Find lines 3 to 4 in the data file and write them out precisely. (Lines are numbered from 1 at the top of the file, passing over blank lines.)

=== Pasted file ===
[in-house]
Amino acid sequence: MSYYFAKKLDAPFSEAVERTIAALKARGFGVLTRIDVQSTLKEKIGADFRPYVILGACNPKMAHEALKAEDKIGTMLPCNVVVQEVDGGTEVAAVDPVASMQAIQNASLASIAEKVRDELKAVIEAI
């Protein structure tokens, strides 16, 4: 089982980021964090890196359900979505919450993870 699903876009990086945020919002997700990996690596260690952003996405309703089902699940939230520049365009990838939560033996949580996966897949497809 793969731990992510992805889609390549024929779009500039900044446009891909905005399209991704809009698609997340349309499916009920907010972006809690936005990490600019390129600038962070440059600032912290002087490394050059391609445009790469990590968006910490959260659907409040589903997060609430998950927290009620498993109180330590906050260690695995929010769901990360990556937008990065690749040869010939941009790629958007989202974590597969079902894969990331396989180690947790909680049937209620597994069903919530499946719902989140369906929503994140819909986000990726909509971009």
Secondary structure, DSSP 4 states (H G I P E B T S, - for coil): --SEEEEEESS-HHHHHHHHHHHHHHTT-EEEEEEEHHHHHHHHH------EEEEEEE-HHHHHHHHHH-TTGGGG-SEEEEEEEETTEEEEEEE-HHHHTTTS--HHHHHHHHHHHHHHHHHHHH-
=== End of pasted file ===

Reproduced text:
């Protein structure tokens, strides 16, 4: 089982980021964090890196359900979505919450993870 699903876009990086945020919002997700990996690596260690952003996405309703089902699940939230520049365009990838939560033996949580996966897949497809 793969731990992510992805889609390549024929779009500039900044446009891909905005399209991704809009698609997340349309499916009920907010972006809690936005990490600019390129600038962070440059600032912290002087490394050059391609445009790469990590968006910490959260659907409040589903997060609430998950927290009620498993109180330590906050260690695995929010769901990360990556937008990065690749040869010939941009790629958007989202974590597969079902894969990331396989180690947790909680049937209620597994069903919530499946719902989140369906929503994140819909986000990726909509971009």
Secondary structure, DSSP 4 states (H G I P E B T S, - for coil): --SEEEEEESS-HHHHHHHHHHHHHHTT-EEEEEEEHHHHHHHHH------EEEEEEE-HHHHHHHHHH-TTGGGG-SEEEEEEEETTEEEEEEE-HHHHTTTS--HHHHHHHHHHHHHHHHHHHH-